FOCUS: Under Meta, Facebook removes facial recognition feature due to privacy complaints from users

Privacy is considered one of the most important aspects of everyday life and Facebook claims to be working on remedies for privacy intrusions. Many SCHS students, however, who spend hours a day on Facebook and its affiliate platforms, do not consider its importance.

In efforts to create a safer platform for users, Facebook has removed their facial recognition feature entirely and will delete the facial templates of around 1 billion people. Jerome Pesenti, the vice president of artificial intelligence at Facebook said in a blog post, “(We are removing it because of) many concerns about the place of facial recognition in society.”

Although, no longer a feature in Facebook, many are wary of facial recognition. For sophomore Stanley Fincher, that is not the case. He believes that biometric technology is a useful tool at times.

¨I was flying to Texas during the summer, and there’s this company – I forgot their name – but what they had done was they allowed for face and fingerprints to be able to identify you,” Fincher said. “So you didn’t have to go through the registry section of an airport, which would have long lines.¨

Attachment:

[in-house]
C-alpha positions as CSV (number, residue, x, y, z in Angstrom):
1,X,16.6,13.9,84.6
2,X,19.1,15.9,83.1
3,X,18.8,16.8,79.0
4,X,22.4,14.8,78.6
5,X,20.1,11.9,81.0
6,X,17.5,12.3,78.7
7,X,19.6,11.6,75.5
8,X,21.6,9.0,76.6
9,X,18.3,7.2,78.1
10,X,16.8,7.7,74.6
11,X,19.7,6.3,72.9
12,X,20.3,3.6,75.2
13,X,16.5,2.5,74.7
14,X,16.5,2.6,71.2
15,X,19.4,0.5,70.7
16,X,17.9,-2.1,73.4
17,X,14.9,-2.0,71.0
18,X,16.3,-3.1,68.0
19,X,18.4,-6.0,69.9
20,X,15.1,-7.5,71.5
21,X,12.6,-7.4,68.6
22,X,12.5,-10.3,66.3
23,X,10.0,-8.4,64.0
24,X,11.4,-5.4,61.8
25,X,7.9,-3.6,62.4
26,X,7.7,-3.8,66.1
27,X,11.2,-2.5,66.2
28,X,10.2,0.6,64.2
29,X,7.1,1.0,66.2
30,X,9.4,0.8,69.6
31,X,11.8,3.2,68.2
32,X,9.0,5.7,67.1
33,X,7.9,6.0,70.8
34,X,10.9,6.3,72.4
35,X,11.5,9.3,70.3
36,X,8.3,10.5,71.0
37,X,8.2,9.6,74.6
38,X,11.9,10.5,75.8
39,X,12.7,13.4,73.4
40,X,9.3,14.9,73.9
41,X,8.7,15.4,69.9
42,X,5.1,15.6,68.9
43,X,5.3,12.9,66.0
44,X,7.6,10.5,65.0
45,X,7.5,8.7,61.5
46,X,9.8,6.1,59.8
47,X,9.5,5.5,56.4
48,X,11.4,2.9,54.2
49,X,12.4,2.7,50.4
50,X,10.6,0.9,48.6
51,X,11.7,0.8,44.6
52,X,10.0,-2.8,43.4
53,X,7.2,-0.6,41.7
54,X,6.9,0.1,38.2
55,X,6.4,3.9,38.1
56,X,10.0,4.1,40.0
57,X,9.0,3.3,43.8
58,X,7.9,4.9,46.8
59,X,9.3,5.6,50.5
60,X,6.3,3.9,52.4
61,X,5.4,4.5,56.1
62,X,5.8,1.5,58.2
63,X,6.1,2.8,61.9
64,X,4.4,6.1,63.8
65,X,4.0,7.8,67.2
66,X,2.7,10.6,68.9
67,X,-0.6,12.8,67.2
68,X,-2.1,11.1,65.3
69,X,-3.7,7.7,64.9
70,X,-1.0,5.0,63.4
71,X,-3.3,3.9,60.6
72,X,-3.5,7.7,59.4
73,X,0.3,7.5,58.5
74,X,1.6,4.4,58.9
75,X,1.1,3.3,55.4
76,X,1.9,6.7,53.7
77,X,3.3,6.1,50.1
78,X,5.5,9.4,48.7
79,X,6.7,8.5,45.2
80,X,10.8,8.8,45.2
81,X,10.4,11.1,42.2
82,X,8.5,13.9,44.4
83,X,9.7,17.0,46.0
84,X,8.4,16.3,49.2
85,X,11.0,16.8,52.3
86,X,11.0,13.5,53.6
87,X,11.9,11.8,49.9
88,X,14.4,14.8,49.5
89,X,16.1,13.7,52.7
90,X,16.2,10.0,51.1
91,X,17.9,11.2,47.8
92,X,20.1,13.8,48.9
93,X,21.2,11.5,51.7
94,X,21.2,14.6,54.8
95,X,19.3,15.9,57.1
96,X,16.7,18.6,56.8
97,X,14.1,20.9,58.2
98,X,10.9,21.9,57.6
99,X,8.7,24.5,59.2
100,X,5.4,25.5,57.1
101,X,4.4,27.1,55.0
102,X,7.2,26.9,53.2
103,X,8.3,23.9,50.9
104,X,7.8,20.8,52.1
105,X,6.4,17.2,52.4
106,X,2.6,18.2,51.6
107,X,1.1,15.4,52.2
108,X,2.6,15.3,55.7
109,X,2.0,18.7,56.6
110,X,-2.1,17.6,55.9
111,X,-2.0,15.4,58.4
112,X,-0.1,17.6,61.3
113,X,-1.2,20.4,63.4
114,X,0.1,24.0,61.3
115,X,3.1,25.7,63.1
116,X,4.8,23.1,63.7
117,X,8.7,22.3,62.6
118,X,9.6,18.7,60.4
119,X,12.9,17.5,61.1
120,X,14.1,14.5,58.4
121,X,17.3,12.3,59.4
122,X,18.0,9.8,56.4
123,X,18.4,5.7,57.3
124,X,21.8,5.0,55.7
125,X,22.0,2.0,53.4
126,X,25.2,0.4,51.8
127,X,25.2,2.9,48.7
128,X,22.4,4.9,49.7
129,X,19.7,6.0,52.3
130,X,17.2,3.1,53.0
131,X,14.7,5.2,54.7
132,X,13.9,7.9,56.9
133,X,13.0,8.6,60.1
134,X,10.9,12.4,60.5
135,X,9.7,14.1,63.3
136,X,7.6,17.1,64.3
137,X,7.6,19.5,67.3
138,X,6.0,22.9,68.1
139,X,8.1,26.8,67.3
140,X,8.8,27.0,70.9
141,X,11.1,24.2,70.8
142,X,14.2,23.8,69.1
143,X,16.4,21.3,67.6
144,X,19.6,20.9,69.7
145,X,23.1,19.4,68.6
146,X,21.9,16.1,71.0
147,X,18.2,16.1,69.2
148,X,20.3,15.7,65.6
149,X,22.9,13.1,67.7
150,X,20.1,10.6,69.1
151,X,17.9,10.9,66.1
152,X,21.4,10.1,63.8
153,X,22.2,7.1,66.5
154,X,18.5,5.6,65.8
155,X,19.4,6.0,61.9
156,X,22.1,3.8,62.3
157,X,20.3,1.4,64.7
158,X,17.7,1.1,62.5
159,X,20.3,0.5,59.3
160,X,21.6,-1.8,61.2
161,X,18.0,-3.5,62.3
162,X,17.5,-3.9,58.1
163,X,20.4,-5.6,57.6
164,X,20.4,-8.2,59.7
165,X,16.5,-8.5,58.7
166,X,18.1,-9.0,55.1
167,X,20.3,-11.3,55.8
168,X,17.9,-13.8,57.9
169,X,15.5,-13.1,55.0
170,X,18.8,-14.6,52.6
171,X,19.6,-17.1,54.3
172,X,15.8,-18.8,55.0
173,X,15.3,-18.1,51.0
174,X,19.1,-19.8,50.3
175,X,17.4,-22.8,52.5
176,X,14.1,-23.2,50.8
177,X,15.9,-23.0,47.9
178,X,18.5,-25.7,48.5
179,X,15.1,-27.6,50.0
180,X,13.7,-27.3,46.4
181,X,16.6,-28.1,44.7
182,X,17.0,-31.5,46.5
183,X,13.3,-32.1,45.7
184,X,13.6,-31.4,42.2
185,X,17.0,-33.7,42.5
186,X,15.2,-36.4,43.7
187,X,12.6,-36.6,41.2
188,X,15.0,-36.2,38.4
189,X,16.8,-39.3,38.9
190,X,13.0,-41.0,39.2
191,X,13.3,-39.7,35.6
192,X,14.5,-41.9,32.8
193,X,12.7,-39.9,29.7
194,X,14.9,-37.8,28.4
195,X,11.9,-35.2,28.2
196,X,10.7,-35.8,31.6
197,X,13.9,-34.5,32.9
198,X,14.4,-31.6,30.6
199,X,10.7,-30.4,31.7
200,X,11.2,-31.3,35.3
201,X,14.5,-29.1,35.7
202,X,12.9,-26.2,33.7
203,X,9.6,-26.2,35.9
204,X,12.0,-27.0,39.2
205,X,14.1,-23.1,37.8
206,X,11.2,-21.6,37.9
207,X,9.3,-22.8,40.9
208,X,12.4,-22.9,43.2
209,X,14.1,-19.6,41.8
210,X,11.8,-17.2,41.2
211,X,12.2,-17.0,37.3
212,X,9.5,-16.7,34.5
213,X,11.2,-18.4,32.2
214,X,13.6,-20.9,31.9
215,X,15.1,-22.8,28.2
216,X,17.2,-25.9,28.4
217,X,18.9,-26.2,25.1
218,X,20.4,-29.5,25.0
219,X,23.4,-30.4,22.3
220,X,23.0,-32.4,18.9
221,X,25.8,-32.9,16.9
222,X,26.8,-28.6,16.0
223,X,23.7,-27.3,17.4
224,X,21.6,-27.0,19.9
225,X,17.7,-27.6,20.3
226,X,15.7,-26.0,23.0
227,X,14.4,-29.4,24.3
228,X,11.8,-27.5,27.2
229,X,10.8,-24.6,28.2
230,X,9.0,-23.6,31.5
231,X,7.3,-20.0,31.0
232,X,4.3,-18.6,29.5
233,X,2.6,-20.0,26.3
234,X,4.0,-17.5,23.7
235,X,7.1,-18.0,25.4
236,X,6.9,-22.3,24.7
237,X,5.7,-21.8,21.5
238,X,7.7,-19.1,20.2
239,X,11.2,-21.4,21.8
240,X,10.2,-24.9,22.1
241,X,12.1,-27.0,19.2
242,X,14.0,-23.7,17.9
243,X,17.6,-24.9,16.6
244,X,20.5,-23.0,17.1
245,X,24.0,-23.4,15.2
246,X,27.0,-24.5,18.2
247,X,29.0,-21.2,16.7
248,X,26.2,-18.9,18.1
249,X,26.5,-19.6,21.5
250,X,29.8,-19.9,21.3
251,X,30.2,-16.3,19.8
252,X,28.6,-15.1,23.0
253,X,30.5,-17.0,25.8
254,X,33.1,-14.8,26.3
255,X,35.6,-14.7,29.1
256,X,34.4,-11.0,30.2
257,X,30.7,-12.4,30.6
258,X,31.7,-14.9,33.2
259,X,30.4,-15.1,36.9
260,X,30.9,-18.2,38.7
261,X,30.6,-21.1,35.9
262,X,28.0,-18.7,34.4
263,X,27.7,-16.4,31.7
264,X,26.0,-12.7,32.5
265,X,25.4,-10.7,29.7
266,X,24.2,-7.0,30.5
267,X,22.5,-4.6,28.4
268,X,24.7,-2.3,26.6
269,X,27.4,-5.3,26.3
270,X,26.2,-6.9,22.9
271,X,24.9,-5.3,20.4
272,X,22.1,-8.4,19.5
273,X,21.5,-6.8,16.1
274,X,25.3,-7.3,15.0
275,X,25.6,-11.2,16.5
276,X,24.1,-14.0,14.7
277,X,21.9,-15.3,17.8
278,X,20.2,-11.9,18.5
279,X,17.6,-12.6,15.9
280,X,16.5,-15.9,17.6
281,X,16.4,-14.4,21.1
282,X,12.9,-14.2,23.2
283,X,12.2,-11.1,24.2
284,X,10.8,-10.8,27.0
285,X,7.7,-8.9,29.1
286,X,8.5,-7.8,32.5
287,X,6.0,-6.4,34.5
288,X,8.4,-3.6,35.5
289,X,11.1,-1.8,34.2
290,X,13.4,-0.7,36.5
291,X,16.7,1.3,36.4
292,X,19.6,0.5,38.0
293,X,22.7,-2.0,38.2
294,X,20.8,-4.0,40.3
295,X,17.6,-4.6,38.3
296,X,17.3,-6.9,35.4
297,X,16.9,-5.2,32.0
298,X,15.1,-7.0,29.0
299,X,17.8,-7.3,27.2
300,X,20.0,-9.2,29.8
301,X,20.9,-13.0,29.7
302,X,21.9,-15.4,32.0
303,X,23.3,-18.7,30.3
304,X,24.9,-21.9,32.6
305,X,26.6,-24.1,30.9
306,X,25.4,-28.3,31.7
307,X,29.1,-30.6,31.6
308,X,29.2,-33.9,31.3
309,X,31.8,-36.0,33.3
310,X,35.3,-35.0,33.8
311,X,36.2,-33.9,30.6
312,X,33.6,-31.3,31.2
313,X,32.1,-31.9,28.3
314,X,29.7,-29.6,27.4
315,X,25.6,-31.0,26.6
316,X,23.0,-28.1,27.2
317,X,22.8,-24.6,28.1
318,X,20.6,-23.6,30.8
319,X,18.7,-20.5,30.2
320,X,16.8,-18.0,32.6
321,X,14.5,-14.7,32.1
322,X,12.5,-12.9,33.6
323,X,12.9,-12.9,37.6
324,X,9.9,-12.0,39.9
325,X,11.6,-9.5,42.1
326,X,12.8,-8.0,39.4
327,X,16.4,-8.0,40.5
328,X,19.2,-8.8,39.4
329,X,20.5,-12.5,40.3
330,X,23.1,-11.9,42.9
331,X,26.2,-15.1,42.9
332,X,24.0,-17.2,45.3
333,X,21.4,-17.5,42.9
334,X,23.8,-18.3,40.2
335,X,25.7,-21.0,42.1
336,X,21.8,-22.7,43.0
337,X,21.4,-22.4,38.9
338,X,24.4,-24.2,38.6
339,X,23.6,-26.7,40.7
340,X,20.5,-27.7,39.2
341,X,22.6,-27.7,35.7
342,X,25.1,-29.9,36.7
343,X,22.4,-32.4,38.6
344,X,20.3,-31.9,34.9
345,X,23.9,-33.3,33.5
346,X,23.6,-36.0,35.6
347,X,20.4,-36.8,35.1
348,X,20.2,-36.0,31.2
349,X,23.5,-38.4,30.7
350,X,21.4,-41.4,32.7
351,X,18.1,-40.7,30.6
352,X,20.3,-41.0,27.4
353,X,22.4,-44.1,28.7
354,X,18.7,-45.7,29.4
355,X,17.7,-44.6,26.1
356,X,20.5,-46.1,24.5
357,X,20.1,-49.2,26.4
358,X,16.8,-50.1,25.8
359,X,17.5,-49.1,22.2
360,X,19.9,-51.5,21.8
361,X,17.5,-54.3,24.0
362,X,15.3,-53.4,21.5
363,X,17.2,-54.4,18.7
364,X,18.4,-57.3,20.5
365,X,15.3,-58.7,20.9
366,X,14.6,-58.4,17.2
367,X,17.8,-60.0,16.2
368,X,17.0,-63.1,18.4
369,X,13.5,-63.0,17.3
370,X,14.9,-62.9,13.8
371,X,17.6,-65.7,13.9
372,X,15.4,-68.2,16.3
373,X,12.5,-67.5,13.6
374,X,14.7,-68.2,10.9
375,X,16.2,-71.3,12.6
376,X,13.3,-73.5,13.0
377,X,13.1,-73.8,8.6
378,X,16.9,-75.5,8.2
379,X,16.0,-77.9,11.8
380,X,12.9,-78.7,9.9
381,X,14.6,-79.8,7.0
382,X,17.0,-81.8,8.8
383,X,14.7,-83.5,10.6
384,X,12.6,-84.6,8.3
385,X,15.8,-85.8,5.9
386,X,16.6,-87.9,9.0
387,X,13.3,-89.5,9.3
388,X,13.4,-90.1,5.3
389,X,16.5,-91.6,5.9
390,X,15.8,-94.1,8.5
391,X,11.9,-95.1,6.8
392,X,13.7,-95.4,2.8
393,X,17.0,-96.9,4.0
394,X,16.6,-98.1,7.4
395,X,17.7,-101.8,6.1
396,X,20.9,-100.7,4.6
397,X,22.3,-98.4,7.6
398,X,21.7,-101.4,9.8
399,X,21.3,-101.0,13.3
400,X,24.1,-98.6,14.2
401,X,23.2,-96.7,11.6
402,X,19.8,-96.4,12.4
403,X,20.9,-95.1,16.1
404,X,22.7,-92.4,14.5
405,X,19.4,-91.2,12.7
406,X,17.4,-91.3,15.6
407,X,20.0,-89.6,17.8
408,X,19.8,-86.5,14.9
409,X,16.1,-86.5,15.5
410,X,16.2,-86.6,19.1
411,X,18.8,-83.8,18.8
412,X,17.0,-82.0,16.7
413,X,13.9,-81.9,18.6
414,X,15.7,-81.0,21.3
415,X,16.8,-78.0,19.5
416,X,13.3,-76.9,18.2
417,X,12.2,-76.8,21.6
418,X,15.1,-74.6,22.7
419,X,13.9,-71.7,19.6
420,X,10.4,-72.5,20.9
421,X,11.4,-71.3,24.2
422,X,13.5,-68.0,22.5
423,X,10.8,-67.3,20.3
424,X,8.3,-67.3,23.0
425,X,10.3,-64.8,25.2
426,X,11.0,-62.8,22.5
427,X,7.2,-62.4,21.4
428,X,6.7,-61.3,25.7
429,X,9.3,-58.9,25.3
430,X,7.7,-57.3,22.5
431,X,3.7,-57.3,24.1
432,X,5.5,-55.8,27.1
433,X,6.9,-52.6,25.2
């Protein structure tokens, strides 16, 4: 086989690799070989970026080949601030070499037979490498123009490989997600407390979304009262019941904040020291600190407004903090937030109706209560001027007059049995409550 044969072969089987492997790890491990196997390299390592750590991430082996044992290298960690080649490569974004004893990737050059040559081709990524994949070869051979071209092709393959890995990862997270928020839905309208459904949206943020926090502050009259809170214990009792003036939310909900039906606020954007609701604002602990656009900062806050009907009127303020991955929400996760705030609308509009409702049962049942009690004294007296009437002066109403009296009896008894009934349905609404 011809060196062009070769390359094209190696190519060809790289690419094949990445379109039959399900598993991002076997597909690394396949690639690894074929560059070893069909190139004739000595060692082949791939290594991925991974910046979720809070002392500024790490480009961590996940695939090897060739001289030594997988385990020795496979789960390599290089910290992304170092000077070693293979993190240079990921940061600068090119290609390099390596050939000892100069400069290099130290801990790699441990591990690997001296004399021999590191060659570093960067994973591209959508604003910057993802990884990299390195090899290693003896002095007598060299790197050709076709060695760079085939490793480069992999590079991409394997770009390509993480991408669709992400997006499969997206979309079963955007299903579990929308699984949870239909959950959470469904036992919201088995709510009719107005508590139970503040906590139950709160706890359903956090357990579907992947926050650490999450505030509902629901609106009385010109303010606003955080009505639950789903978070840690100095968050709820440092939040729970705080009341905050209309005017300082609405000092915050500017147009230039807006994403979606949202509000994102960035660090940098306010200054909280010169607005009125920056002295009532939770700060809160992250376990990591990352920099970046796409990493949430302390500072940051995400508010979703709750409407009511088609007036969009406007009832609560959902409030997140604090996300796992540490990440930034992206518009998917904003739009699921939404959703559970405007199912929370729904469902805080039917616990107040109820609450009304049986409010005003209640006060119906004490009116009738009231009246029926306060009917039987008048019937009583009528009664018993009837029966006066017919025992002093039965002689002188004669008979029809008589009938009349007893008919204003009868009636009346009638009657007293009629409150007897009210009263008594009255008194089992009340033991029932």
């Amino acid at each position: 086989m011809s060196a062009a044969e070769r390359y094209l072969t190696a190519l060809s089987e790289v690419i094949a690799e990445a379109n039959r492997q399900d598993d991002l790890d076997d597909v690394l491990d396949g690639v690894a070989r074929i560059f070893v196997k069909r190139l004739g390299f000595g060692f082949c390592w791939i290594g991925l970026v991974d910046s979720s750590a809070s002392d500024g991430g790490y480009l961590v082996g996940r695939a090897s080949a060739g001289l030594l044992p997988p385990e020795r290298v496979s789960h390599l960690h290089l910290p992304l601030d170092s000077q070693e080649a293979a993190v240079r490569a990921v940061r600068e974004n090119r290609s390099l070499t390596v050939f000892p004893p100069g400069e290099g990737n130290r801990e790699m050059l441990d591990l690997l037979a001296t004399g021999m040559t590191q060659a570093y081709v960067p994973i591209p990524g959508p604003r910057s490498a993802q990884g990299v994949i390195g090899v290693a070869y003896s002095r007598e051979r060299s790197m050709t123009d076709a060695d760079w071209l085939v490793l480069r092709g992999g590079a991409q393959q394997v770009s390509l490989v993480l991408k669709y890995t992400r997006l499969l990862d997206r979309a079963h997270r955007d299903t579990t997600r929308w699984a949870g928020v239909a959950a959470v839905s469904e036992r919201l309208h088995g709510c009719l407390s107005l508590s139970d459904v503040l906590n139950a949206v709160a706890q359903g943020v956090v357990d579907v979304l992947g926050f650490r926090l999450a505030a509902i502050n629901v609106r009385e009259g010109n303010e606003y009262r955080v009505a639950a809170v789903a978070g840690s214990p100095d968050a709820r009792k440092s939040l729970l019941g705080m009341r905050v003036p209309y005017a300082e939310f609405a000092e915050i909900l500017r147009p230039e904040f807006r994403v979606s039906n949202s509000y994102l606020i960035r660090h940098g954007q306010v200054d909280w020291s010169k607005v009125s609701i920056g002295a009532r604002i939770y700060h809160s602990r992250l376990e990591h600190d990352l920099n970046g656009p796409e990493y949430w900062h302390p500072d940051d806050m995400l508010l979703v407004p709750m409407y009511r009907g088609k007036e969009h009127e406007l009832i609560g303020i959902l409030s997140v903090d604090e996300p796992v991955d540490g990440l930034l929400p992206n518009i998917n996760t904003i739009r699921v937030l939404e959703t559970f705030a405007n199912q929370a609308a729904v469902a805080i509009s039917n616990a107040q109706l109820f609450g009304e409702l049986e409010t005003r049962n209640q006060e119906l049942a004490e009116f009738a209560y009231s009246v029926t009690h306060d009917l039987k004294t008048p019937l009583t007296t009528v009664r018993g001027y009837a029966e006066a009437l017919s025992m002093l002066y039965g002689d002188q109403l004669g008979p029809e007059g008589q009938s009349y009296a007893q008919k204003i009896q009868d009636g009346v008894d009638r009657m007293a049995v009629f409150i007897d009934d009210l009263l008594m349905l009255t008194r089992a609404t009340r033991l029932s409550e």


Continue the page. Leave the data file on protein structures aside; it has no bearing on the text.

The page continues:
Fincher noted that Facebook is trying to advance their securitization. He believes, however, that it will be long before Facebook becomes fully transparent.

¨Maybe, if they have pressure from the government, people and other companies, but on their own, they’re probably not going to do much,¨ Fincher said.

Many who use Facebook’s platforms believe they can be harmful. According to a poll conducted by Pew Research center, 64 percent of Americans believe social media has a negative effect on America.

In this digital age, however, technology and internet communication is unavoidable, considering apps such as Gmail and School Loop are school requirements. Even if some staff members and students have been able to resist the digital transition, it has become commonplace.

¨Here’s a situation where people like me who are pretty conscious about their privacy have just adopted or accepted the convenience over the safety risks,¨ math teacher Julie Chen said.

Those who use sites that collect personal information can protect themselves by using VPNs, or virtual private networks. VPNs protect a user’s location, web activity, devices, and browsing information. Cutting out social media entirely is also a viable option. Jaron Lanier, the author of Ten Arguments for Deleting Your Social Media Accounts Right Now, claims this could save personal data.

Facebook has started to become more transparent in their usage of user’s data, but full transparency will take time.

“I don’t ever see myself going back to Facebook as a service. There are other ways to connect with others.” Chen said.